Usha Uthup: With a song in her heart

Trincas is the best thing that has happened to Park Street, says Usha Uthup crooning down memory lane on the 50th anniversary of the famous bar and restaurant in Kolkata’s entertainment hub. Our correspondent Souvik Ghosh was there to listen to the pop icon whose journey began all here at Park Street in 1969.
Celebrating the 50th year of her musical bond with Kolkata’s Trincas, singer Usha Uthup was effusive at the bar and restaurant on Park Street, the nightlife hub of the eastern metropolis. “It is the best thing that can happen to the Park Street,” she says.
Posing for IBNS-TWF at Trincas, Usha Uthup says, “I keep coming back to Trincas every now and then but 2019 is very special for me as it is my 50th year.”
“Trincas is the best thing that has happened to Park Street. It always has a wonderful crowd. And whenever I come here, everybody feels this belongs to me which it does actually. Trincas has taught me how the song is much more than the singer. This is the place where I learnt everything about music including technicalities.”
Turning the clock back to 1969, when she began her musical journey in Kolkata through live music at Trincas, Usha recounts her experience of having stalwarts like Satyajit Ray, Uttam Kumar, Amitabh Bachchan, Kabir Bedi, Jyoti Basu, Somnath Chatterjee on the same floor.
Pointing out the corner which was used to be occupied by Bengal’s icon Uttam Kumar and his actress wife Supriya Devi, Usha also hums a few lines from the song “….Those were the days my friend, we thought they would never end” which the couple used to enjoy.
Though she could see the stars at the bar from a small distance, Usha says she was not allowed to sit with any of the customers as per the contract, a revelation which is unknown to many.
“In those days, if someone wanted to sing at a nightclub, she had to sign a contract at Lal Bazar (Kolkata Police Headquarters). In the contract, a clause was there which barred the singers from sitting with any of the customers. Another clause stated the singer can’t solicit,” she says.
Speaking about the change in the crowd after she had started singing at Trincas, Usha says, “Before my coming, the crowd comprised mainly men. But later it changed. With me as a singer, I think most wives were not insecure about their husbands (smiles). Actually there is a pre-conceived idea that cabaret means taking the clothes off and dancing.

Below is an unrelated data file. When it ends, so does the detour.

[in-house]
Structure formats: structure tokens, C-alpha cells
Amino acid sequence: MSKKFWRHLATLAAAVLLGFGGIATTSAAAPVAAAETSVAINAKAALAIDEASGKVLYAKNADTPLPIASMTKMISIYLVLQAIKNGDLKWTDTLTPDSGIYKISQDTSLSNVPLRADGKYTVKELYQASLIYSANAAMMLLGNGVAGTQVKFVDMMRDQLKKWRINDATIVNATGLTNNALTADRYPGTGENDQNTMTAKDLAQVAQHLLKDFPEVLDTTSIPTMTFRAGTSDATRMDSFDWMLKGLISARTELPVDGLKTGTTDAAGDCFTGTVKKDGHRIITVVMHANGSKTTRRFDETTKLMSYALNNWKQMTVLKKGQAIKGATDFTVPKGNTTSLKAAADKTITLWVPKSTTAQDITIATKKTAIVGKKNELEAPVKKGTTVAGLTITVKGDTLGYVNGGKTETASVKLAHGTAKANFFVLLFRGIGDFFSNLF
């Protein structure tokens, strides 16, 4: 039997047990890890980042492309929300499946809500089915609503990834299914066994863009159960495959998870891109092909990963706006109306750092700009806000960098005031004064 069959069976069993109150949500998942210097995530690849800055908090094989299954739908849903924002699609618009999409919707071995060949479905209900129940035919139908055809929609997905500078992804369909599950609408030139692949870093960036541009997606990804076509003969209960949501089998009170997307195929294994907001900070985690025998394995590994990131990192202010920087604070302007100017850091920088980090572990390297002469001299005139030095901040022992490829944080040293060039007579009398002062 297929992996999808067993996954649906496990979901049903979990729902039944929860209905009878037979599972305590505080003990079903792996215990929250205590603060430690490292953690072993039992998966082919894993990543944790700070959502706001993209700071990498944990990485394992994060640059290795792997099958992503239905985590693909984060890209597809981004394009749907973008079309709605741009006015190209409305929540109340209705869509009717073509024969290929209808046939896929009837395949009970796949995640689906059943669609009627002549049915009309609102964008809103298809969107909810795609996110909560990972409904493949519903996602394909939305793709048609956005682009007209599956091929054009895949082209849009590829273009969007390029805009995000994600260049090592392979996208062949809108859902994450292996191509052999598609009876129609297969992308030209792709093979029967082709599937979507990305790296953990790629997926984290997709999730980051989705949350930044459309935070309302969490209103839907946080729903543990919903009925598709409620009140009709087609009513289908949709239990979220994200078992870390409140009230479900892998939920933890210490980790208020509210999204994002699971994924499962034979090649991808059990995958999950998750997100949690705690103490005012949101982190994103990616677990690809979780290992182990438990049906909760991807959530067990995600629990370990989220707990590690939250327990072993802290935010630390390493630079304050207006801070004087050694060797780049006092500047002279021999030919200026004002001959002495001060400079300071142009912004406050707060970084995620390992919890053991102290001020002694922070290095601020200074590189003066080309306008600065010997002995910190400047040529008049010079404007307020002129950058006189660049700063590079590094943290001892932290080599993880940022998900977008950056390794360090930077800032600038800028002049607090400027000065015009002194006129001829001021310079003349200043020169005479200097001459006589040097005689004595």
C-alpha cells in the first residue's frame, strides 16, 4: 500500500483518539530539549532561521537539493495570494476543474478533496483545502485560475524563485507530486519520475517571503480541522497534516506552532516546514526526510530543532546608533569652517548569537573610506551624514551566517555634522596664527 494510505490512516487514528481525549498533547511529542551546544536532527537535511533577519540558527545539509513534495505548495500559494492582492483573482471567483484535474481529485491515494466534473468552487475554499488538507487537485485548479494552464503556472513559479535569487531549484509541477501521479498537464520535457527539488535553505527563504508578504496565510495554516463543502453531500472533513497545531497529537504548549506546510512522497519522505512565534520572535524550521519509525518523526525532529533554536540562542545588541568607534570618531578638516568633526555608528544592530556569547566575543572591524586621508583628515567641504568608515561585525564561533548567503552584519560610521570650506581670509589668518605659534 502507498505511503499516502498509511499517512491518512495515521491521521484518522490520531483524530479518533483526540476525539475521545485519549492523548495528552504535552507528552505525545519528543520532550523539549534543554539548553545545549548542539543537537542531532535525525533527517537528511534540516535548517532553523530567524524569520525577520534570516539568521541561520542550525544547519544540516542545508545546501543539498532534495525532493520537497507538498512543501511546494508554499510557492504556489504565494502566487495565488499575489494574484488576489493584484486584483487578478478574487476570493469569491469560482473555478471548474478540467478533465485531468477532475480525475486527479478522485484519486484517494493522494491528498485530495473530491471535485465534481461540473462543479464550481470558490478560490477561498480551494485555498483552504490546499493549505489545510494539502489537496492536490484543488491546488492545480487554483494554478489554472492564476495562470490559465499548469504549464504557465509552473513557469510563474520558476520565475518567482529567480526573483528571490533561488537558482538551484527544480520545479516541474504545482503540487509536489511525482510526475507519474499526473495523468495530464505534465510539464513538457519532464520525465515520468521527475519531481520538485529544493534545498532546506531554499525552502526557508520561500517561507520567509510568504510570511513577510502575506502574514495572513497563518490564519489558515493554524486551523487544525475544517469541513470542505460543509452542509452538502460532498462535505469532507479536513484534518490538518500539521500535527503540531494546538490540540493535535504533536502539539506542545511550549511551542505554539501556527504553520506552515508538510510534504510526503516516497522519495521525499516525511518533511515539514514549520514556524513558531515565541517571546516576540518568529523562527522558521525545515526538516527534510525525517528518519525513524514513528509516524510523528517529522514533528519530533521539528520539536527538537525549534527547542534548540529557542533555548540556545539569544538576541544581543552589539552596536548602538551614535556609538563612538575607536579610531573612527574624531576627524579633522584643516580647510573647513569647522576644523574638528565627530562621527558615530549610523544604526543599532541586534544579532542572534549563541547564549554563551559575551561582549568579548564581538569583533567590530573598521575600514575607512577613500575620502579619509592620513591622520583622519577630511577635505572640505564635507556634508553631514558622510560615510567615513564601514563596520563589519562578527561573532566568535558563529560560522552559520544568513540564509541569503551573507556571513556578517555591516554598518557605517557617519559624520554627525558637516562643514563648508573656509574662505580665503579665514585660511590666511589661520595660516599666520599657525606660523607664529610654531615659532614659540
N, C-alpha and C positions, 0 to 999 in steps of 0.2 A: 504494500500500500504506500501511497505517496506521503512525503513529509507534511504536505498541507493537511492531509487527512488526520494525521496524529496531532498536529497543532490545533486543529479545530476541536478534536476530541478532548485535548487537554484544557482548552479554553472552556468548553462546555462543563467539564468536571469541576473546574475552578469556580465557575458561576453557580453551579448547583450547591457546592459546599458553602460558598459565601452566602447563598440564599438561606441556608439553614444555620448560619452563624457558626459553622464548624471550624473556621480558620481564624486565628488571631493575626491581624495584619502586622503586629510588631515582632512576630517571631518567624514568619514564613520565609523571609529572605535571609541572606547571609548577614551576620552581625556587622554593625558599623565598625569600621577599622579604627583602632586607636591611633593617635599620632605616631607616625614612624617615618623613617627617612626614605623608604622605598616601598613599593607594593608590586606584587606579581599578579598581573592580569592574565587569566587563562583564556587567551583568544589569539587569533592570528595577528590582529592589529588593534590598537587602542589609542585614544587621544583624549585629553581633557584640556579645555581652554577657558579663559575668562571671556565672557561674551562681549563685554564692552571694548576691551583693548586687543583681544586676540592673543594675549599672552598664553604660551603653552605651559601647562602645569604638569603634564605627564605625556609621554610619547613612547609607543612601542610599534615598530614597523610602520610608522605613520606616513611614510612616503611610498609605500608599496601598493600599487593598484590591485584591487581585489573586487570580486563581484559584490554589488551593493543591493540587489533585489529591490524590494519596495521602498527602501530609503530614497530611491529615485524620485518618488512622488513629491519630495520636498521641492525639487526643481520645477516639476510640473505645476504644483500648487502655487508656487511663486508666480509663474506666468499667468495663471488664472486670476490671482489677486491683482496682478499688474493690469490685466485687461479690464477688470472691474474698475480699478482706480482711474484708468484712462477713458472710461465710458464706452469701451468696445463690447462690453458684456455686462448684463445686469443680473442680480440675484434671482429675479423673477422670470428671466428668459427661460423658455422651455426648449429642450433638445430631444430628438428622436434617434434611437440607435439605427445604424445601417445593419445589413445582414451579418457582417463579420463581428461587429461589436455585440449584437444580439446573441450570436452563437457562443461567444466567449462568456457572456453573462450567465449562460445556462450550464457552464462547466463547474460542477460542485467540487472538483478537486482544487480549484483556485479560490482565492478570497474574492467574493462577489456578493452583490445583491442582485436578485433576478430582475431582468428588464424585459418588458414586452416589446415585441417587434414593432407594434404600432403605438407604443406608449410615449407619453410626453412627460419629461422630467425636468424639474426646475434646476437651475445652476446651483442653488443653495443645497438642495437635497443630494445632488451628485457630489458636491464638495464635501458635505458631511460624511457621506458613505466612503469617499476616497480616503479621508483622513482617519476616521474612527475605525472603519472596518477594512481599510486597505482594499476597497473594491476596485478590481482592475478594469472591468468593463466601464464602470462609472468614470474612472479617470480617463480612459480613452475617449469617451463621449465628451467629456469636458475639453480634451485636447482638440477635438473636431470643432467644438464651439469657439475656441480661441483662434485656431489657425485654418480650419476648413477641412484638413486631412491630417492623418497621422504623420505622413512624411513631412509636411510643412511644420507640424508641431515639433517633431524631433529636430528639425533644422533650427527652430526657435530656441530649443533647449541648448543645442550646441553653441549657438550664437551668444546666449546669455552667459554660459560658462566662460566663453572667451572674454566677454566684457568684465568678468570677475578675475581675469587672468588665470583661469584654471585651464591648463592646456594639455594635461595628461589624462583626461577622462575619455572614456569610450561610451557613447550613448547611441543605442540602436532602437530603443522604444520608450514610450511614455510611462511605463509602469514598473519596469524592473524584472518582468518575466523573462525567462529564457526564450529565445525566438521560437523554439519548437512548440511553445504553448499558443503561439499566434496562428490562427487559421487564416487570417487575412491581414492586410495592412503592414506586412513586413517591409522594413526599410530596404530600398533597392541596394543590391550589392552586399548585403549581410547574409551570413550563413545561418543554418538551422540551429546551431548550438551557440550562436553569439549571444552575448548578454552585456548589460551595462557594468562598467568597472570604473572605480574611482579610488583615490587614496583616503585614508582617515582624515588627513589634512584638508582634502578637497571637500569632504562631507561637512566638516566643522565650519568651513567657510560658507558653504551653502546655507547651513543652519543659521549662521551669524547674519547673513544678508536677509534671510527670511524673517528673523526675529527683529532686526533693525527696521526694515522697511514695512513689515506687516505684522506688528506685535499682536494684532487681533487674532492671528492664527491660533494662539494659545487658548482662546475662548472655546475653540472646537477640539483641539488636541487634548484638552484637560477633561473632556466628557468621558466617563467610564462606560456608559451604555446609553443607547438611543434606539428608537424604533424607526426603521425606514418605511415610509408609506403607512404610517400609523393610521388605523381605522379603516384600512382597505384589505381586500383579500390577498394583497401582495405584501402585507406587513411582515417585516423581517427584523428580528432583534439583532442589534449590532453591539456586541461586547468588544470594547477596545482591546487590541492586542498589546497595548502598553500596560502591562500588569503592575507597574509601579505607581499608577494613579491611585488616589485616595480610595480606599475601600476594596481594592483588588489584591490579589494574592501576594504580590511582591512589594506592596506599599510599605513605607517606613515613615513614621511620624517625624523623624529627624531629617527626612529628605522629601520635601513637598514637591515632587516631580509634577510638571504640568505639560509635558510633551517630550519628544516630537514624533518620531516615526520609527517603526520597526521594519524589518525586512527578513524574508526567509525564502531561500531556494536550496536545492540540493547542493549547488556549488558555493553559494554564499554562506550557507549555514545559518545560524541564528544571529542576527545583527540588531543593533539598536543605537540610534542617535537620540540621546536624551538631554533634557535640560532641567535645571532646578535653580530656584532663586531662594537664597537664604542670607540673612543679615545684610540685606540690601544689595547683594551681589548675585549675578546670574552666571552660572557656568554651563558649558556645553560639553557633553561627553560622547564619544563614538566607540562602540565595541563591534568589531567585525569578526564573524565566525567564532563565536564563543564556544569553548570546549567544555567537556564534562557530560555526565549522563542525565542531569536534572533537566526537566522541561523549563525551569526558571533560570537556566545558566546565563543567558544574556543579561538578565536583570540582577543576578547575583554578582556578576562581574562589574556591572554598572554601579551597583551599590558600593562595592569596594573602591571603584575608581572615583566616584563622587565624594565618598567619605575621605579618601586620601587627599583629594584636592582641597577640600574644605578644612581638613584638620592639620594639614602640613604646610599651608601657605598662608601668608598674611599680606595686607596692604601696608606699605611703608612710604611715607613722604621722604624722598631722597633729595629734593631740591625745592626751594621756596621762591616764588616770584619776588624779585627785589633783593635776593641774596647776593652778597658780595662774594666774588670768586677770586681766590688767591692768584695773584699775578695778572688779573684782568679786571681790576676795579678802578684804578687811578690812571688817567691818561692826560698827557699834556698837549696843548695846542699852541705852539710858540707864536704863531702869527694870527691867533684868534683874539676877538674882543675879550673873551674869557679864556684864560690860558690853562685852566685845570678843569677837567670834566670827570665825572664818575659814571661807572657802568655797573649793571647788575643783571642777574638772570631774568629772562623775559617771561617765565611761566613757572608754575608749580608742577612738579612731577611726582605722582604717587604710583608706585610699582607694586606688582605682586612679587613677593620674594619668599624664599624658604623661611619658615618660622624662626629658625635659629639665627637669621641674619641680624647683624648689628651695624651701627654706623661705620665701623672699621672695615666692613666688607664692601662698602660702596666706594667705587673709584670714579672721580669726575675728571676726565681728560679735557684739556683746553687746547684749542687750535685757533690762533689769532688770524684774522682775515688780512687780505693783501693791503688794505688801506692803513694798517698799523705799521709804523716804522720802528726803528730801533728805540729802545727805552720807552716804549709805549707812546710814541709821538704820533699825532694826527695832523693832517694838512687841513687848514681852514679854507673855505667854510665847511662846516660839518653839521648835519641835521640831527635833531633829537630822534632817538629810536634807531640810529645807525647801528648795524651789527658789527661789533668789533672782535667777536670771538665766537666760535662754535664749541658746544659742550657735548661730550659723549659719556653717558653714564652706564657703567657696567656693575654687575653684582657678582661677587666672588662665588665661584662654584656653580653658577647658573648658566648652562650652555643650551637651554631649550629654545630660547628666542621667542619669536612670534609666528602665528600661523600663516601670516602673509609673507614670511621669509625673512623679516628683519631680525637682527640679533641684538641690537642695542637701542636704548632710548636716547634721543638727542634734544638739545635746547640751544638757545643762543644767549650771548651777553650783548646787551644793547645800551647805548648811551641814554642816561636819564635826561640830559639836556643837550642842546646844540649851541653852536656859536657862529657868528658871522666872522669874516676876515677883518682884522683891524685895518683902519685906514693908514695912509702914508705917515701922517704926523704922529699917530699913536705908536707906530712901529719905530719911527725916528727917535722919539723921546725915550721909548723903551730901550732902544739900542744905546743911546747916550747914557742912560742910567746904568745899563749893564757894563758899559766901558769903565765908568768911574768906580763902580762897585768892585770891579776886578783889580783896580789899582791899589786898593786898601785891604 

Actually cabaret means a floor-show which I am. People have these misconceptions. Trincas is one of the trend-setters actually as far as nightclubbing goes. People just expected good, clean, wonderful entertainment. It slowly became a family place.”
Though Kolkata since late 1960s has witnessed a sea-change through different eras marking the Naxal movement, Communist rule and Mamata regime, an “optimist” Usha feels Park Street has remained the same except its “cosmetics”.
“I am a compulsive optimist. I don’t think the culture of whole of Kolkata has changed. The tradition of Kolkata, I feel, is not that fragile that it can be broken off in one night. Only the cosmetic changes in Trincas have come. I can hardly remember ladies wearing jeans those days. People are now much more casual,” she said, adding, “Park Street is still really the mecca of live music. The myth that good people don’t come to nightclubs has to be broken.”
After her stint with Trincas, Usha moved to Delhi where she met a film crew including late superstar Dev Anand who gave her an opportunity to do playback singing.
Marking her Bollywood debut, Usha ventured into the Hindi film industry through an English song from 1970 film Bombay Talkies and later blew people’s mind through Hare Rama Hare Krishna.
As her career progressed, the singer sang for music directors like RD Burman and Bappi Lahiri and also her voice could be heard in song “Darling” from Priyanka Chopra Jonas (then Priyanka Chopra) starrer 7 Khoon Maaf.
Even after becoming one of the successful singers in Bollywood, Usha still believes live music as something which can’t be “replicated”.
“The difference between live singing and playback singing is huge. The most amazing thing about live singing is that there is no second take. While in playback singing, one can take lots of takes to get it perfect. So for me, singing live is always much better….. The magic of the stage is different and can’t be replicated,” she says. (IBNS-TWF)